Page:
It was the biggest fish of the trip, and my friend lost it. Then he lost another that was even bigger, judging from the bend in the rod. A close inspection of the lure upon retrieval showed the culprit. An old treble hook on the cod jig looked as if it had been “sharpened” with a hammer — dull to the point of being about worthless.
Our fishing world is evolving, changing before our eyes, and smart anglers will adjust their tactics to the realities of the day. Those who do will reap the rewards; those who don’t probably will come home with less, or maybe an empty cooler.
Yes, it's finally over. The winter of 2011 - with its snow, snow and more snow, spiced with some freezing rain - is in the history books, leaving much milder weather and, of course, a new boating and fishing season. In Massachusetts, anglers ready their rigs for the spring cod, pollock and haddock fishing on and outside Stellwagen Bank. They might try their luck right up on the bank in shoal water on their early trips, looking to the deeper water on the east side as spring warms into summer.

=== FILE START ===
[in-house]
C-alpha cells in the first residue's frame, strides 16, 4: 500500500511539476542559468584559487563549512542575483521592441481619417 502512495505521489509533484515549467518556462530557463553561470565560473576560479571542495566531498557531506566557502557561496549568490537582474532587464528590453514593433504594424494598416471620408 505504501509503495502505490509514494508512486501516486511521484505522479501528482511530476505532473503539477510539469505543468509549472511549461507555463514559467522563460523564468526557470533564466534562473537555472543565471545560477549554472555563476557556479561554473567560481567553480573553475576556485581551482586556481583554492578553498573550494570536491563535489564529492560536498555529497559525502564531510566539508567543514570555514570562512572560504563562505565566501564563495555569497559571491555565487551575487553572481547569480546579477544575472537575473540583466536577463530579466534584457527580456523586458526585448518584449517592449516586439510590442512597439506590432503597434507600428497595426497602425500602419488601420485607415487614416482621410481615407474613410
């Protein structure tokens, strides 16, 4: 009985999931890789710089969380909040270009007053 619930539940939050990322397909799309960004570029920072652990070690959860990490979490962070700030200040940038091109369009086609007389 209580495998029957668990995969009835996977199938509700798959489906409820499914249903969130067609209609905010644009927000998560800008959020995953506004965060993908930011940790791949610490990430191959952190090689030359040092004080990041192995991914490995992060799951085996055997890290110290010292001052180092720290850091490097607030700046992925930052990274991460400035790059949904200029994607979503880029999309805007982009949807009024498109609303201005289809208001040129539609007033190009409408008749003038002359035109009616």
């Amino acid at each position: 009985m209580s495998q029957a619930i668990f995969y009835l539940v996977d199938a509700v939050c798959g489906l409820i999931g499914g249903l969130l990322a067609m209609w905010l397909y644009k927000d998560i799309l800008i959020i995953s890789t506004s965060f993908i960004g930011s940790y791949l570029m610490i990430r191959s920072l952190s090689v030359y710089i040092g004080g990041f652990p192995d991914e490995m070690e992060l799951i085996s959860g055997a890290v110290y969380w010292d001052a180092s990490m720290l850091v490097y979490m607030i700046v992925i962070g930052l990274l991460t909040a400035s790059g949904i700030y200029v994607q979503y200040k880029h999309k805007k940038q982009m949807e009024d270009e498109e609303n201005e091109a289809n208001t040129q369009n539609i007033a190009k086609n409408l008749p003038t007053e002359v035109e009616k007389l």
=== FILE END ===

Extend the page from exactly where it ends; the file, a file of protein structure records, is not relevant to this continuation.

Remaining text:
The first time I saw a plastic bait used in salt water was on a cold, windy night in Florida. Snug in my humble trailer, space heater going, north wind blasting, I was watching a fellow on a television show say how he used long freshwater worms to catch the mighty tarpon in one of the Sunshine State's many fishing holes.
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Tim Coleman died May 3, in Weekapaug, R.I., doing what he loved to do best at that time of year: scouting the salt ponds and outer beaches for spring striped bass. He was an exceptional saltwater angler and a prolific writer. Thousands of readers lost an advocate and authentic storyteller for fishing in the Northeast, and anyone fortunate to have known Tim lost a good friend.